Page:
I think most of us don’t even question the things we say about ourselves, never mind the things we think. We just assume that’s the way it is and we accept it blindly. We form a self-concept around it, and then we spend our lives trying to defend that self-concept.

Really, it’s a protective mechanism. If you are even in your mind right this second defending–“But Jill, you don’t get it! I am addicted!”–then I would ask you to simply look at that. You don’t have to change anything yet, but just … notice.

If I continue to say that I am a sugar addict, then it takes me off the hook when indeed I—just as I knew I would!—overindulge again. If we say it first and then it happens, we get to be in on the joke: “See? I told you!”

I get all that. But I’m also calling bullshit.

Resigning ourselves to a reality that is anything less than full of possibility and the ability to change, grow and get better is no way to live.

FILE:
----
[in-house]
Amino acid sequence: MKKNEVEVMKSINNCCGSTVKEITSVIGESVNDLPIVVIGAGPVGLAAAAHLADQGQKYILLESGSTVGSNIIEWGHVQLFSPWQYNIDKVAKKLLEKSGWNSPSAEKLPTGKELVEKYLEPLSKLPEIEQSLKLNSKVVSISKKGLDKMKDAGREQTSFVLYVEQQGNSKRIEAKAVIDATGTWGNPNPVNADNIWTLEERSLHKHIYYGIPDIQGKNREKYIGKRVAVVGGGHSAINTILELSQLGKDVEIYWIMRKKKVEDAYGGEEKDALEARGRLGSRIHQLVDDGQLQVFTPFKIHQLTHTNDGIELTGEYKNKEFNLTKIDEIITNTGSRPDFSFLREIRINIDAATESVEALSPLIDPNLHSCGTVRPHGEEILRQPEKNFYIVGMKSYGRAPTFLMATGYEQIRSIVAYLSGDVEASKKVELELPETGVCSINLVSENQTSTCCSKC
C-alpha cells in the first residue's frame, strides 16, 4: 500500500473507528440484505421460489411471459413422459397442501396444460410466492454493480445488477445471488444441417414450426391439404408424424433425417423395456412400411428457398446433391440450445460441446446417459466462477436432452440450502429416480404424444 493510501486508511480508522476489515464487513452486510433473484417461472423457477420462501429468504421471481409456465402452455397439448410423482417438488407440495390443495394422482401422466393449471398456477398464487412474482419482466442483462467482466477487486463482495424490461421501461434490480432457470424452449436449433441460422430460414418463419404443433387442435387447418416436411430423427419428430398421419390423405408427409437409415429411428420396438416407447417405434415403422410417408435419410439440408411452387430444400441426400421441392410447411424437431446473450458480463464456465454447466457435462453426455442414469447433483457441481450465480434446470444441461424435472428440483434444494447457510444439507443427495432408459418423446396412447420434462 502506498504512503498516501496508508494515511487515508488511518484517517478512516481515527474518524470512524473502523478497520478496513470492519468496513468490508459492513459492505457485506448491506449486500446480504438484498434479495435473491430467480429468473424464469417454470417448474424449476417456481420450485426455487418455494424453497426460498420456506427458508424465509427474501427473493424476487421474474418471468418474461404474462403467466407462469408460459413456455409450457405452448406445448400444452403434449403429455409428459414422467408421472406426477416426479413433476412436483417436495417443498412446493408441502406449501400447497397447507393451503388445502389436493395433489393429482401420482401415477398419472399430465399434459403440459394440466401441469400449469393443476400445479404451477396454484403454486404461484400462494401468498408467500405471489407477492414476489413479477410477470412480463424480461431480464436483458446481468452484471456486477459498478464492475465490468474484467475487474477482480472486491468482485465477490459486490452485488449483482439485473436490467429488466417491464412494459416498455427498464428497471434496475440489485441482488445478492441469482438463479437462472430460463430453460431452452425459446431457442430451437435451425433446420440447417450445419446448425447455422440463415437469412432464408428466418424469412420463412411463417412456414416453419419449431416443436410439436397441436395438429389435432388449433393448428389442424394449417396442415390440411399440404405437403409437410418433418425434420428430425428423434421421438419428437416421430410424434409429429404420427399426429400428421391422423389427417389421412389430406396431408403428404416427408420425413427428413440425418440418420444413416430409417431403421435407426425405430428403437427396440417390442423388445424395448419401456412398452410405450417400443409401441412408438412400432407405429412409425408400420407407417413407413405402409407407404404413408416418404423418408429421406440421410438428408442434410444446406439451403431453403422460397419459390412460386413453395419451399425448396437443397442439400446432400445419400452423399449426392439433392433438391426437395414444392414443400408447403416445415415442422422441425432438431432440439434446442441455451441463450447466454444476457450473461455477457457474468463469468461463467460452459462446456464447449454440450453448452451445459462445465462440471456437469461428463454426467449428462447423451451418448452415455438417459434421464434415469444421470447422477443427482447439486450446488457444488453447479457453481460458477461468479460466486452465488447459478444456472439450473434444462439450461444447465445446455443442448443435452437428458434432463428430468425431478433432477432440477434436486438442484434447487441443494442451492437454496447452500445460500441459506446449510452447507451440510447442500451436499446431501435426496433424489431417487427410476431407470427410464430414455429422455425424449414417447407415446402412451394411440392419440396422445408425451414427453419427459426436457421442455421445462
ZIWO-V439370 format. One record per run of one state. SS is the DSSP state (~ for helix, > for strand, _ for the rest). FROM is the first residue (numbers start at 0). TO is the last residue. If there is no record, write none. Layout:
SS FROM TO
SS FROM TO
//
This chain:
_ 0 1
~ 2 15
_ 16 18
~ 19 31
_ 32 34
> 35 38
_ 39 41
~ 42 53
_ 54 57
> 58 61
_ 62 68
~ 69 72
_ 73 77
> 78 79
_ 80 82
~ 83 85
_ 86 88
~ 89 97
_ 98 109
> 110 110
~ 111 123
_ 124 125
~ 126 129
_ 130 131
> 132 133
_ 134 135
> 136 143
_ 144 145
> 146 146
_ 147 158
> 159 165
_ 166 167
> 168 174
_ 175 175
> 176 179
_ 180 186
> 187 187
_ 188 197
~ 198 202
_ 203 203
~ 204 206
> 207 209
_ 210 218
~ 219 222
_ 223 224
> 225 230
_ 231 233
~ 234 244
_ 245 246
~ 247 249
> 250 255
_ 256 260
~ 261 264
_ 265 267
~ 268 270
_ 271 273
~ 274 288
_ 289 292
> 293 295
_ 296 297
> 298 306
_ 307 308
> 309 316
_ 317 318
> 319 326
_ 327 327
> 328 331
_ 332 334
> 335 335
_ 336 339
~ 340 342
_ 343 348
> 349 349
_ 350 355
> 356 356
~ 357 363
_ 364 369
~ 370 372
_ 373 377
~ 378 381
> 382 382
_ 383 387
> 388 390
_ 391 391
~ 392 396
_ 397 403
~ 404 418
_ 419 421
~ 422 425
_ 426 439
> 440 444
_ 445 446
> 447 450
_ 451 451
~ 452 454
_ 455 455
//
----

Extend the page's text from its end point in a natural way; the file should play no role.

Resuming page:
It’s actually not living.

introducemyself

An example:

One way I did this for most of my life was saying, “You don’t understand, I have SUCH a huge appetite! Always have!”

Funny, right, because if you think about it, this statement seems benign enough.

But because I had always exercised so much (often to excess) my reality was that I was always ravenous. I spent hours every day trying to avoid eating too much, and then eating frankenfoods like sugar-free chocolate (hello, maltitol!) and Splenda, drinking a million cups of coffee and chewing packs of gum every single day to try to NOT eat.

So did I have an actual huge appetite? Yes.

But the key was that I didn’t see any reality in which that could be different in the future. I was pigeonholing myself.

Jade would say, “Jill, if you just stopped doing so much cardio, your appetite would decrease.”

I laughed in his face. It wouldn’t change! It would never decrease! This was the way I was built, and because of that fact–he didn’t understand–I had to exercise as much as I did to offset how much food I was consuming!